Article regarding Gemini '77 that appeared in the 1978 Talisman yearbook: USO shows didn't stop with Bob Hope or the end of the Vietnam War. There are still soldiers to be entertained. Gemini, a group..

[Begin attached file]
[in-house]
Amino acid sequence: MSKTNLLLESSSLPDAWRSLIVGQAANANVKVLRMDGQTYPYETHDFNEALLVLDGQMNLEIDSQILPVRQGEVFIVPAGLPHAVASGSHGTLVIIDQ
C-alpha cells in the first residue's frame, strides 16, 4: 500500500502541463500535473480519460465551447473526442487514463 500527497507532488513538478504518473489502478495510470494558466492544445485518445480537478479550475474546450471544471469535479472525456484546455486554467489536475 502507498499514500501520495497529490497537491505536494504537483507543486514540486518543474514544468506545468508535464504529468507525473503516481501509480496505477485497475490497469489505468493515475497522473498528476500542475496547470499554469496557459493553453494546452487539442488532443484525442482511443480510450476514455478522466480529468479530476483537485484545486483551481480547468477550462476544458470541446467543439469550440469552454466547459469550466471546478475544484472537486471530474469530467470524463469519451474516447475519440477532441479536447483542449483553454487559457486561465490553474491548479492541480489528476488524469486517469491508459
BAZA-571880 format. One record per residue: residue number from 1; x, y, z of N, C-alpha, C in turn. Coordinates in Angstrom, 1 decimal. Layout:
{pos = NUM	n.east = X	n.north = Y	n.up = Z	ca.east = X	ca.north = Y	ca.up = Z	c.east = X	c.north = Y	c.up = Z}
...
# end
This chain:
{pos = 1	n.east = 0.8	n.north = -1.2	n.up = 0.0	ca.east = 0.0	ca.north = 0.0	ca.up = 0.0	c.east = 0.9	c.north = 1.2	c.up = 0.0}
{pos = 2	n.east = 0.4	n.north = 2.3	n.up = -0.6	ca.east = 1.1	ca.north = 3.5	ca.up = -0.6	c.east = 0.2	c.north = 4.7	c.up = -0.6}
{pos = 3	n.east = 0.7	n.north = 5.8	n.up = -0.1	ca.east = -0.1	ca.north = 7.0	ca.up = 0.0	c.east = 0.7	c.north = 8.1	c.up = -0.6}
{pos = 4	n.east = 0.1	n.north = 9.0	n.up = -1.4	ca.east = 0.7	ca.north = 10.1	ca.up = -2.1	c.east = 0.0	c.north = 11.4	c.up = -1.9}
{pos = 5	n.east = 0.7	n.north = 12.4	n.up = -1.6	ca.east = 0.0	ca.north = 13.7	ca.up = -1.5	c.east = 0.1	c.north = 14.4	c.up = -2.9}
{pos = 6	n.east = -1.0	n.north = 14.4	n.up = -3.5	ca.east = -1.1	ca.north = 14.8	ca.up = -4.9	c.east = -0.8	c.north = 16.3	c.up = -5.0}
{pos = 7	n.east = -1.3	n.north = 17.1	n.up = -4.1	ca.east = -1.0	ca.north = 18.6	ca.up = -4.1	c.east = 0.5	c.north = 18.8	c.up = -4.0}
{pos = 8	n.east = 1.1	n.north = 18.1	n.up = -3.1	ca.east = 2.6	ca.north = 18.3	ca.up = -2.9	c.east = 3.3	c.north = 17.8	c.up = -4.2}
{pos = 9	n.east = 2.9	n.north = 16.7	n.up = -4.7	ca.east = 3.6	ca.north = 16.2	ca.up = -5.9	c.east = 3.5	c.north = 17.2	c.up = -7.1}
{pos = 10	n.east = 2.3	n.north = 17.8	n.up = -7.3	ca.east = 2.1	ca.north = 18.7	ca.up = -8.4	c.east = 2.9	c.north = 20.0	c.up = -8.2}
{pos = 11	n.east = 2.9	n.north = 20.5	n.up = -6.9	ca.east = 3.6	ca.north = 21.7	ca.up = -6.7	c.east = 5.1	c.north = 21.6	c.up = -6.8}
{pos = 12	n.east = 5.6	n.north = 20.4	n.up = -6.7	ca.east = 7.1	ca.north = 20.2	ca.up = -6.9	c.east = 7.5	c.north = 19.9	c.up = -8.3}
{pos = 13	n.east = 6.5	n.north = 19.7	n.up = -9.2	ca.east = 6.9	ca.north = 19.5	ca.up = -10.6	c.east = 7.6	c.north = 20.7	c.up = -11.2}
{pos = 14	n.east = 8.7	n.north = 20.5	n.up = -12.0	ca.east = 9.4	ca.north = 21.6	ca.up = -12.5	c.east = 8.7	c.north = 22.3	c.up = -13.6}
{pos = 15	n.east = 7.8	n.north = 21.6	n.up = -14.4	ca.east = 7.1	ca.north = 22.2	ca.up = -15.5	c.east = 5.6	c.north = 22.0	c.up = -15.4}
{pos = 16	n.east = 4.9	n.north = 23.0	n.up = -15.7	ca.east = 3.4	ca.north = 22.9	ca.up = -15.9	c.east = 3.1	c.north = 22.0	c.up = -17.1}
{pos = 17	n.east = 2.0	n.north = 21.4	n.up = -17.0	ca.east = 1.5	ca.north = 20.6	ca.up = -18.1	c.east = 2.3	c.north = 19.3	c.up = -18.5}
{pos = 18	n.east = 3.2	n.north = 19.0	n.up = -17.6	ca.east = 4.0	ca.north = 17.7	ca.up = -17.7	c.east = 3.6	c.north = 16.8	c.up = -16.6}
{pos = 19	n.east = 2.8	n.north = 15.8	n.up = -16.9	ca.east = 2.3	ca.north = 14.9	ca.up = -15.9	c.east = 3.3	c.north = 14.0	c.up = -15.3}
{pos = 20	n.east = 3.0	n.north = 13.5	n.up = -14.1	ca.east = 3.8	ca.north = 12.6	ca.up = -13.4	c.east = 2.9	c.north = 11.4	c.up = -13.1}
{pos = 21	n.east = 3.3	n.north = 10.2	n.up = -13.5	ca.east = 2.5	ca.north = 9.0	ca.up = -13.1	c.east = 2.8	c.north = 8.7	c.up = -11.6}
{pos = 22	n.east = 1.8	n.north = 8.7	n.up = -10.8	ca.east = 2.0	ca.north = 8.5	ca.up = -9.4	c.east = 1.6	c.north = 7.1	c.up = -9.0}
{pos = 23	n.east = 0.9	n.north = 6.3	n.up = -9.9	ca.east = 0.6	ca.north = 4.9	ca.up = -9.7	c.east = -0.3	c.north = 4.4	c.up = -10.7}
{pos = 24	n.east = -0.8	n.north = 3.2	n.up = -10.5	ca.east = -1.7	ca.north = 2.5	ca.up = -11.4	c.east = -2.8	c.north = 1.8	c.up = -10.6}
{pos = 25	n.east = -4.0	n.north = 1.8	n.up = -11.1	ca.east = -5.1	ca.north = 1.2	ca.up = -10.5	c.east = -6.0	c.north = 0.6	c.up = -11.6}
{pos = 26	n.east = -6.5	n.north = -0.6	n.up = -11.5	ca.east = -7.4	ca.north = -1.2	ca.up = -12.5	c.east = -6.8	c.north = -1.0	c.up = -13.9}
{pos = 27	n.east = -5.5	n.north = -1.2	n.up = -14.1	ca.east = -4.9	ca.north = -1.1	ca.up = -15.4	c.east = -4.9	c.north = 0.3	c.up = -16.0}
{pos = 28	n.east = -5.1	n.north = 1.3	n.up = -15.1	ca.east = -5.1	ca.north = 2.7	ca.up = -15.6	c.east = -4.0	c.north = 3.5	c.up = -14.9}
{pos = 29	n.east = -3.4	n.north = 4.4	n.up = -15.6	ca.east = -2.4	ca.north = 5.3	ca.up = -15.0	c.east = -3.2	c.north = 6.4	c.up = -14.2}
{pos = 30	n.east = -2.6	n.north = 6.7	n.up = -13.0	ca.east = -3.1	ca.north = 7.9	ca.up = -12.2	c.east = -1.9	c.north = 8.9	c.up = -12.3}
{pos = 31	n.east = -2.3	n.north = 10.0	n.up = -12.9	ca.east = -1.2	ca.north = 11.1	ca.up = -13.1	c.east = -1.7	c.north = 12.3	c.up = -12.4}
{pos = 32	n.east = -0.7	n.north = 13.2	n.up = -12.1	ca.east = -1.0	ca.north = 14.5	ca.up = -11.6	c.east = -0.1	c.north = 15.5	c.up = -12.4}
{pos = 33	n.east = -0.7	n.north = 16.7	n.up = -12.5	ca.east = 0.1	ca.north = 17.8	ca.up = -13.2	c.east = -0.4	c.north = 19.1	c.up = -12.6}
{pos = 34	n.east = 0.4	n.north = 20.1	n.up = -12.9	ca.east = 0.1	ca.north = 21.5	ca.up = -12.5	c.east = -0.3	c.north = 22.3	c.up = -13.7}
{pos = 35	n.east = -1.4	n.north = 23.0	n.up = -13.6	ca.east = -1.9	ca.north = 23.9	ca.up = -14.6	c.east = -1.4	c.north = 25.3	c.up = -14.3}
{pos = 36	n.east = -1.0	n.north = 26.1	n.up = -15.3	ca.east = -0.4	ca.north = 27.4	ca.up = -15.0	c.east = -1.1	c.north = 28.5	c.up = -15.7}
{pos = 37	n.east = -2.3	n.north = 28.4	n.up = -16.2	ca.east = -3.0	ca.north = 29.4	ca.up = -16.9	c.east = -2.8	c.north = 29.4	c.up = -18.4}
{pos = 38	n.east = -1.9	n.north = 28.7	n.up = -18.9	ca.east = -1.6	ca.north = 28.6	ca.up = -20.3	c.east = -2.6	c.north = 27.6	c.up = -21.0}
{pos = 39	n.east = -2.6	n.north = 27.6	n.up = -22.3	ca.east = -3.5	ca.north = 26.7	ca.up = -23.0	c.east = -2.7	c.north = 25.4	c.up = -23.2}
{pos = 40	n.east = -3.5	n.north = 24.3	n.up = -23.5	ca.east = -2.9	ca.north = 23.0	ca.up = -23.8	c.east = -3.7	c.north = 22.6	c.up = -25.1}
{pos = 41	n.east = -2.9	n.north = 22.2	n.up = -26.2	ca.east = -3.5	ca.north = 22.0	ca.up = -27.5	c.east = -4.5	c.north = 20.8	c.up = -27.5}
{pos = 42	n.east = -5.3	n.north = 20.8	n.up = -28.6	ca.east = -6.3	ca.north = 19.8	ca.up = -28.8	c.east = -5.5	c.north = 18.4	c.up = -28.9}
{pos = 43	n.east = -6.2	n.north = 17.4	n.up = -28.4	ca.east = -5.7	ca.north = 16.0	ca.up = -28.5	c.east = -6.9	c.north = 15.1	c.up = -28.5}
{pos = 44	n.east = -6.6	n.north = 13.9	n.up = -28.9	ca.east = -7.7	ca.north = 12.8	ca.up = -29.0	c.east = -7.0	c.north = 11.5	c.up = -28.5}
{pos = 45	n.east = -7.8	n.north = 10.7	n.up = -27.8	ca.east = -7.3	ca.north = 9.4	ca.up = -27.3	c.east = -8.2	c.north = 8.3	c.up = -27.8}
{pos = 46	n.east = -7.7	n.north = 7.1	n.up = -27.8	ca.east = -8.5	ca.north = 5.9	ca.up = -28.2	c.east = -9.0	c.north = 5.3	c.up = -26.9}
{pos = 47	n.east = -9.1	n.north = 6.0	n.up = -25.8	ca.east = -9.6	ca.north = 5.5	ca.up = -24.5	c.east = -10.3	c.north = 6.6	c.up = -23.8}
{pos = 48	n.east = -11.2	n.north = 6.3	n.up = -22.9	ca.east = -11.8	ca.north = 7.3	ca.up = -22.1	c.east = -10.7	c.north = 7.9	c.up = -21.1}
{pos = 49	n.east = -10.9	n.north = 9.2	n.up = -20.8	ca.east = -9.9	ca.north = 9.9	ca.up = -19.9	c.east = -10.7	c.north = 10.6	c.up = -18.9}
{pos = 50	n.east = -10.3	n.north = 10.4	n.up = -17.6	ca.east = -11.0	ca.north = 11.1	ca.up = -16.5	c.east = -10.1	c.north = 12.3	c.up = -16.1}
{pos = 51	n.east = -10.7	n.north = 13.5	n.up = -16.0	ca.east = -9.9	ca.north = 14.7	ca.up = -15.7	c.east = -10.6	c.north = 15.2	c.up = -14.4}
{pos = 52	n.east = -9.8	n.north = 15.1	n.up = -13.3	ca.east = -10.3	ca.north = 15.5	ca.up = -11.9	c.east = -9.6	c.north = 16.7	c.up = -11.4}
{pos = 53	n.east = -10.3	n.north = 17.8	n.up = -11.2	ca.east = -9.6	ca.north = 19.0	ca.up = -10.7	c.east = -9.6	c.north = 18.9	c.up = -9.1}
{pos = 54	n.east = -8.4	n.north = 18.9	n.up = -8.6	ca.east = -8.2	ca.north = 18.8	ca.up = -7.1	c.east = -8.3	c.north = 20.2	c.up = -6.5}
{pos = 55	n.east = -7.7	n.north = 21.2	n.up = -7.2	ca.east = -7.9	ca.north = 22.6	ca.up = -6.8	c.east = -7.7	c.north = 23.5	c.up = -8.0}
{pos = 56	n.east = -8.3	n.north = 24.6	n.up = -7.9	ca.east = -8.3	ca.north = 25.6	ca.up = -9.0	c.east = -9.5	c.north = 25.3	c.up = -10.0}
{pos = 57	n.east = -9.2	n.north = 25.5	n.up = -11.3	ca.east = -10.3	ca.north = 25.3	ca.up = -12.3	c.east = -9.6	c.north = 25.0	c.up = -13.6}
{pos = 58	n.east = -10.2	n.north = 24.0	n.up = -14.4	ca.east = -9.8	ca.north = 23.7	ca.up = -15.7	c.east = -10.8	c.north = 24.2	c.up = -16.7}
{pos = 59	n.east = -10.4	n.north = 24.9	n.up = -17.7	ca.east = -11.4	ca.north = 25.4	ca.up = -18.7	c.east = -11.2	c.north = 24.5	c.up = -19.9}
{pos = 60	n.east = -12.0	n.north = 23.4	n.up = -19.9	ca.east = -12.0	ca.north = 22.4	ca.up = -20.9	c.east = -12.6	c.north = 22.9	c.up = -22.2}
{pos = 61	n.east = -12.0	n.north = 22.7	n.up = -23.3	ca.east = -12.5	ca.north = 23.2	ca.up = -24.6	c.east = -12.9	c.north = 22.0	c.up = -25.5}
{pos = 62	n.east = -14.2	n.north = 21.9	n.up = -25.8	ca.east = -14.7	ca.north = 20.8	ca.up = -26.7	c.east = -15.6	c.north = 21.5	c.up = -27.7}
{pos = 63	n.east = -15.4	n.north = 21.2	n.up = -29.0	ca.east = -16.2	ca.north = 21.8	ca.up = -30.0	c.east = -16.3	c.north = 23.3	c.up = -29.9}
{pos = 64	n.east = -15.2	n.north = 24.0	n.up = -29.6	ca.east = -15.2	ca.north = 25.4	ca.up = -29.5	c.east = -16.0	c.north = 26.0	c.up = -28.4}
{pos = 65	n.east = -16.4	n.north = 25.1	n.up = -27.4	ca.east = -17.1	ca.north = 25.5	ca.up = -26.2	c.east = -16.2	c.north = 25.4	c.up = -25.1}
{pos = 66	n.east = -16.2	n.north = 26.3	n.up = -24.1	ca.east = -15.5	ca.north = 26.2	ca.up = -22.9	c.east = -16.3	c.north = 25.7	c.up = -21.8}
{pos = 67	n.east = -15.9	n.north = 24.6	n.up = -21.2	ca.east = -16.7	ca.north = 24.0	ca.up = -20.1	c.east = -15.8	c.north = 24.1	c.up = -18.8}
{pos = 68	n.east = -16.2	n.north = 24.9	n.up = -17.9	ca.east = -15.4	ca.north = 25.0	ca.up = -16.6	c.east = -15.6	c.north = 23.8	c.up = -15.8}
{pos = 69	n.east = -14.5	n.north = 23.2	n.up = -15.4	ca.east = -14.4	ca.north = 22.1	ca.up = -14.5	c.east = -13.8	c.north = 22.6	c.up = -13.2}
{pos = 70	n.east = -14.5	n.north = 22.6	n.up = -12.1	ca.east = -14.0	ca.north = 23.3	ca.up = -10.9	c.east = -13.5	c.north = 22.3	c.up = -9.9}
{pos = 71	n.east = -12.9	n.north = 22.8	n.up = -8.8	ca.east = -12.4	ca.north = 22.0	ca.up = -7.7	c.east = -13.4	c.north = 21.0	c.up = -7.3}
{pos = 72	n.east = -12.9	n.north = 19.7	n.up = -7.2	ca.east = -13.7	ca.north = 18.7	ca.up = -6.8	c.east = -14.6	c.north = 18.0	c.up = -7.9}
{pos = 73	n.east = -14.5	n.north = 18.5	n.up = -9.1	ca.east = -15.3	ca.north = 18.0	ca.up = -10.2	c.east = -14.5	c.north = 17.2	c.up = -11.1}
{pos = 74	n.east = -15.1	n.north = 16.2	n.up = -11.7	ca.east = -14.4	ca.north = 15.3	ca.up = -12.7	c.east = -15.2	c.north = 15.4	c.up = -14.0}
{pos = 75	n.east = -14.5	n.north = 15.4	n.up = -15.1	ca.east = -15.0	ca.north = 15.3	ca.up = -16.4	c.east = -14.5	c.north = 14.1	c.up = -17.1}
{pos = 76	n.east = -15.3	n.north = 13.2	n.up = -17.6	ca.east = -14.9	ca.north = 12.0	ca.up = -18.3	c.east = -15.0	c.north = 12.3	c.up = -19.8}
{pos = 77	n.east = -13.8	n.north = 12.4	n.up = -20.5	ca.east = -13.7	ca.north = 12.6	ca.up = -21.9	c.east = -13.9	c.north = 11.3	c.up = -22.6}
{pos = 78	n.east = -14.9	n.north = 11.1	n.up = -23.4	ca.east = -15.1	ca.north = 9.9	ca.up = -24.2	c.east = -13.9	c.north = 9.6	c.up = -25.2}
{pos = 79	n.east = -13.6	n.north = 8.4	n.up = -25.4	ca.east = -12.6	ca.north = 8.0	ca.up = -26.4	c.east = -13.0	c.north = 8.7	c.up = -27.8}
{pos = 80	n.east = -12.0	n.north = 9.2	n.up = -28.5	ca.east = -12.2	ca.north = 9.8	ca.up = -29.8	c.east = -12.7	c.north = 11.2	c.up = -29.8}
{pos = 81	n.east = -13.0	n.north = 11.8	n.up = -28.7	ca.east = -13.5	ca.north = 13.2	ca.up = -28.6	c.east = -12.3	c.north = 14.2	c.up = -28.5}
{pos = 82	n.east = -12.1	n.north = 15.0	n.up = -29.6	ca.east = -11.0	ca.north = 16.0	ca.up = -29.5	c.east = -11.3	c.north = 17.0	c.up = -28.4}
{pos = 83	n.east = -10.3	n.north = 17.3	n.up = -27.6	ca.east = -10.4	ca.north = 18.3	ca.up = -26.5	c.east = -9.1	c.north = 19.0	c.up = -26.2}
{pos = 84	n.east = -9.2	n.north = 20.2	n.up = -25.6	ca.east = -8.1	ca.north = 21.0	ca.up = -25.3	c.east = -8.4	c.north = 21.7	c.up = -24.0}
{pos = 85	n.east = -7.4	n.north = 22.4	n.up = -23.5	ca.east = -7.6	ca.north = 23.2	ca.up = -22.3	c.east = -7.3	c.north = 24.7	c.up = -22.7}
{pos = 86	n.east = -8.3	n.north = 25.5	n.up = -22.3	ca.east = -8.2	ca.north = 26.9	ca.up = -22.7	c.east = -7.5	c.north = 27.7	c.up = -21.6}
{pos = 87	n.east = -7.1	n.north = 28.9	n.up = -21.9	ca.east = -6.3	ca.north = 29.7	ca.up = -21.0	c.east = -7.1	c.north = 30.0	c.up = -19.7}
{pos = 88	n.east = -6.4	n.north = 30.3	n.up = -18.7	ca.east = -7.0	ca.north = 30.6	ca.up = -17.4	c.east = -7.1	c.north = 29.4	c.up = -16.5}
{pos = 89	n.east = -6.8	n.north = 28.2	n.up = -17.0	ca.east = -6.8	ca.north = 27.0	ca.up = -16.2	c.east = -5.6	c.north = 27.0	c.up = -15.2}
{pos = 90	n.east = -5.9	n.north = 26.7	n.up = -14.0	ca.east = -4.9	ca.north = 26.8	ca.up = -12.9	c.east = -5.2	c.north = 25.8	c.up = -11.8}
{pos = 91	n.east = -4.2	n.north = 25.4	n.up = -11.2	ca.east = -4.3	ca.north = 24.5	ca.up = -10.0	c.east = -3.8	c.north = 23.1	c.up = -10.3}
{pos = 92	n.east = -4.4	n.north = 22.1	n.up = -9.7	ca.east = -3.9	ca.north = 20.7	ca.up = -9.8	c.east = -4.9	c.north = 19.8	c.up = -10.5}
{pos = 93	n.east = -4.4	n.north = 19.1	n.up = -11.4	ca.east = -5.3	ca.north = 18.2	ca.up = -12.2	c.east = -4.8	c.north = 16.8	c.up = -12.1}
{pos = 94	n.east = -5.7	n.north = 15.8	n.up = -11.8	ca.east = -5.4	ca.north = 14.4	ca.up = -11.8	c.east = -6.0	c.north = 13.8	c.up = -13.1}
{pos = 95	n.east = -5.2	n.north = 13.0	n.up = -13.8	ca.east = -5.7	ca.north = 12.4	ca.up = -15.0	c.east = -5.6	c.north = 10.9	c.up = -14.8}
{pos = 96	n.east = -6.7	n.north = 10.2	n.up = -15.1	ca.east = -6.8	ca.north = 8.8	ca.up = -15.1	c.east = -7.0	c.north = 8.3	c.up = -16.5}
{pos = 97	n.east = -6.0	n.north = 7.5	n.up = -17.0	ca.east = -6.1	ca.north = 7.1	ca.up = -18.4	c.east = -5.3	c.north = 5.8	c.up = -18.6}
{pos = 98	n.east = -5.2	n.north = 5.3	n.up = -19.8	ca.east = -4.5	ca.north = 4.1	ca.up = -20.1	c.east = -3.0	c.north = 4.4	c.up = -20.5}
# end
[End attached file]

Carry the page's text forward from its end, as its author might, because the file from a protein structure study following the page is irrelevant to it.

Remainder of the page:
Article regarding Gemini '77 that appeared in the 1978 Talisman yearbook: USO shows didn't stop with Bob Hope or the end of the Vietnam War. There are still soldiers to be entertained. Gemini, a group of Western students, has entertained troops for more than 10 years. Directed by Dr. David Livingston, an associate professor of music, the group was formed in 1965, when some female marching band members wanted to start a stage band. "The girls said if the men could have a stage band, why couldn't they," Livingston said. "We practiced in secret and made our debut at a band party. Then we applied to the Defense Department for our first tour." Since then, Gemini has toured twice in Europe and performed in the Caribbean last summer. Karen Johnson, a special education graduate assistant, has made the past two tours. "I really feel like we're making a contribution, just talking to the guys and letting them know that people appreciate them," she said. Miss Johnson said though she enjoyed her trip to Germany in 1975, she liked the Caribbean trip better. "I knew more of what to expect this time," she said. "I made so many close friends." Gemini '77 did 17 shows in four weeks, but the members also took time to enjoy the paradise-like environment. The scenery was outstanding," said Jeff Jones, a history graduate student. "The climate was great. Even in winter it never gets below 71 degrees." Beaches were a big drawing card, according to Jeff Janskey, a music major from Leesburg, Fla. "You could go swimming in crystal clear water, and I learned to sail and snorkle." The students enjoyed their work as well. "Everybody appreciated us so much," said Ed Marsh, a music graduate student from Blacksburg, Va. If the group enjoyed their work, the crowd enjoyed it more, according to Capt. Al Schramm, a Marine pilot who was stationed at Guantanamo Bay, Cuba. "The show was great," Schramm said. "It gave us an outlet, and we all enjoyed it." Schramm, who visited several group members while on leave in November, surprised the Western students by bringing slides of their performance. "I had to bring the slides so they could enjoy them as much as we did," he said. The eight-member stage band must be very versatile, because of its size, Livingston said. Gemini '77 is half the size of the original group because of decreased funds from the USO. "Everybody in the group must play more than one instrument and sing," he said. Only 10 college groups are selected to make overseas tours. Livingston said the competition was very stiff. "It's a challenge to see if I can form a group that can compete on a national level, he said. "It keeps me thinking young." The band members agree that they would like to make another trip. "I think we perform a worthwhile service," Livingston said, "especially in peace time, when soldiers have a tendency to be forgotten." Photo captions: Gemini '77 director Dr. David Livingston is also part of the USO stage show. On his fourth tour, the associate professor of music played the saxophone, clarinet and keyboards in the Caribbean. Costumed in outfits they made, Patience Nave, Karen Johnson and Pam Greenway sing for a hometown audience. The Western students did 17 shows in the four weeks they toured the Caribbean.